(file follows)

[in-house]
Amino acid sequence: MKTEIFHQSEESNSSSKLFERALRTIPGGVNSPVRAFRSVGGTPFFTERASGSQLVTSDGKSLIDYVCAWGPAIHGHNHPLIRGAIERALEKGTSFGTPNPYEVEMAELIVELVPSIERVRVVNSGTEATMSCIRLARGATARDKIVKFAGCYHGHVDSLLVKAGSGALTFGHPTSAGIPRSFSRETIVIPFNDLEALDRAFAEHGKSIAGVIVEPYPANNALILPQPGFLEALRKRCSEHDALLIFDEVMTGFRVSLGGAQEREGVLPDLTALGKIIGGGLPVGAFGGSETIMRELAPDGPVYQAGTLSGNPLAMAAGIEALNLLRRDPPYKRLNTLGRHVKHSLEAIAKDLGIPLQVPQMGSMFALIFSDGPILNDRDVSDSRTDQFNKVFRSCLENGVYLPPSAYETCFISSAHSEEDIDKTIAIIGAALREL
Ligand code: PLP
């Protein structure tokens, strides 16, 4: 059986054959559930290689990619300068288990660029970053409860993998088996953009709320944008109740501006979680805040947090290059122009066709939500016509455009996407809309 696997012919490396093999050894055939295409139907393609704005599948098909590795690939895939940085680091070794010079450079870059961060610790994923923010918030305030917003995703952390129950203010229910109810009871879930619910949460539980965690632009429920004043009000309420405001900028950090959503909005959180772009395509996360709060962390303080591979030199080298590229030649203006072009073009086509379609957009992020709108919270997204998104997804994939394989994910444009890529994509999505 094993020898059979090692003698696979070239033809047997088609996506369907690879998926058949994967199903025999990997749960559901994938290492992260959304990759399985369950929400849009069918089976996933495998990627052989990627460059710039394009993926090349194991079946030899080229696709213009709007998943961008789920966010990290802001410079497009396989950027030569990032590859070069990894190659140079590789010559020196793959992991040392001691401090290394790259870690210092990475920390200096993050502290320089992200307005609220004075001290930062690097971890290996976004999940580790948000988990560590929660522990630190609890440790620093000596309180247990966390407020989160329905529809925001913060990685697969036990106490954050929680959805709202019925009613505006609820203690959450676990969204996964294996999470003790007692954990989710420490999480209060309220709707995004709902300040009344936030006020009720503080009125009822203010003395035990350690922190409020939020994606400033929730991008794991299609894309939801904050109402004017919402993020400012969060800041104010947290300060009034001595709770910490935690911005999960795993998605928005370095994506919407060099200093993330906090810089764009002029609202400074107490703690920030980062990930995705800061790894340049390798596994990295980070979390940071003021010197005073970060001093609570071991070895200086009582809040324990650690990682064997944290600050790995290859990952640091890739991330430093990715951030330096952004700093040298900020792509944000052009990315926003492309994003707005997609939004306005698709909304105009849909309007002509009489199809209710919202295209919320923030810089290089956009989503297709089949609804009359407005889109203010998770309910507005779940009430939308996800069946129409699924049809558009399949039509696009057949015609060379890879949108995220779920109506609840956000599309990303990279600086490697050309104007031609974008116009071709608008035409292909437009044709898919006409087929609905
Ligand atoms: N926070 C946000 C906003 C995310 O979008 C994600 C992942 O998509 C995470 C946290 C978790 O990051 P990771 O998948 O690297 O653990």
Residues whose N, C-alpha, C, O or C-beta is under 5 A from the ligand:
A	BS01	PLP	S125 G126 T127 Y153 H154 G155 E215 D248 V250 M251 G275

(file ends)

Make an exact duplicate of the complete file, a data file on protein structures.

[in-house]
Amino acid sequence: MKTEIFHQSEESNSSSKLFERALRTIPGGVNSPVRAFRSVGGTPFFTERASGSQLVTSDGKSLIDYVCAWGPAIHGHNHPLIRGAIERALEKGTSFGTPNPYEVEMAELIVELVPSIERVRVVNSGTEATMSCIRLARGATARDKIVKFAGCYHGHVDSLLVKAGSGALTFGHPTSAGIPRSFSRETIVIPFNDLEALDRAFAEHGKSIAGVIVEPYPANNALILPQPGFLEALRKRCSEHDALLIFDEVMTGFRVSLGGAQEREGVLPDLTALGKIIGGGLPVGAFGGSETIMRELAPDGPVYQAGTLSGNPLAMAAGIEALNLLRRDPPYKRLNTLGRHVKHSLEAIAKDLGIPLQVPQMGSMFALIFSDGPILNDRDVSDSRTDQFNKVFRSCLENGVYLPPSAYETCFISSAHSEEDIDKTIAIIGAALREL
Ligand code: PLP
């Protein structure tokens, strides 16, 4: 059986054959559930290689990619300068288990660029970053409860993998088996953009709320944008109740501006979680805040947090290059122009066709939500016509455009996407809309 696997012919490396093999050894055939295409139907393609704005599948098909590795690939895939940085680091070794010079450079870059961060610790994923923010918030305030917003995703952390129950203010229910109810009871879930619910949460539980965690632009429920004043009000309420405001900028950090959503909005959180772009395509996360709060962390303080591979030199080298590229030649203006072009073009086509379609957009992020709108919270997204998104997804994939394989994910444009890529994509999505 094993020898059979090692003698696979070239033809047997088609996506369907690879998926058949994967199903025999990997749960559901994938290492992260959304990759399985369950929400849009069918089976996933495998990627052989990627460059710039394009993926090349194991079946030899080229696709213009709007998943961008789920966010990290802001410079497009396989950027030569990032590859070069990894190659140079590789010559020196793959992991040392001691401090290394790259870690210092990475920390200096993050502290320089992200307005609220004075001290930062690097971890290996976004999940580790948000988990560590929660522990630190609890440790620093000596309180247990966390407020989160329905529809925001913060990685697969036990106490954050929680959805709202019925009613505006609820203690959450676990969204996964294996999470003790007692954990989710420490999480209060309220709707995004709902300040009344936030006020009720503080009125009822203010003395035990350690922190409020939020994606400033929730991008794991299609894309939801904050109402004017919402993020400012969060800041104010947290300060009034001595709770910490935690911005999960795993998605928005370095994506919407060099200093993330906090810089764009002029609202400074107490703690920030980062990930995705800061790894340049390798596994990295980070979390940071003021010197005073970060001093609570071991070895200086009582809040324990650690990682064997944290600050790995290859990952640091890739991330430093990715951030330096952004700093040298900020792509944000052009990315926003492309994003707005997609939004306005698709909304105009849909309007002509009489199809209710919202295209919320923030810089290089956009989503297709089949609804009359407005889109203010998770309910507005779940009430939308996800069946129409699924049809558009399949039509696009057949015609060379890879949108995220779920109506609840956000599309990303990279600086490697050309104007031609974008116009071709608008035409292909437009044709898919006409087929609905
Ligand atoms: N926070 C946000 C906003 C995310 O979008 C994600 C992942 O998509 C995470 C946290 C978790 O990051 P990771 O998948 O690297 O653990």
Residues whose N, C-alpha, C, O or C-beta is under 5 A from the ligand:
A	BS01	PLP	S125 G126 T127 Y153 H154 G155 E215 D248 V250 M251 G275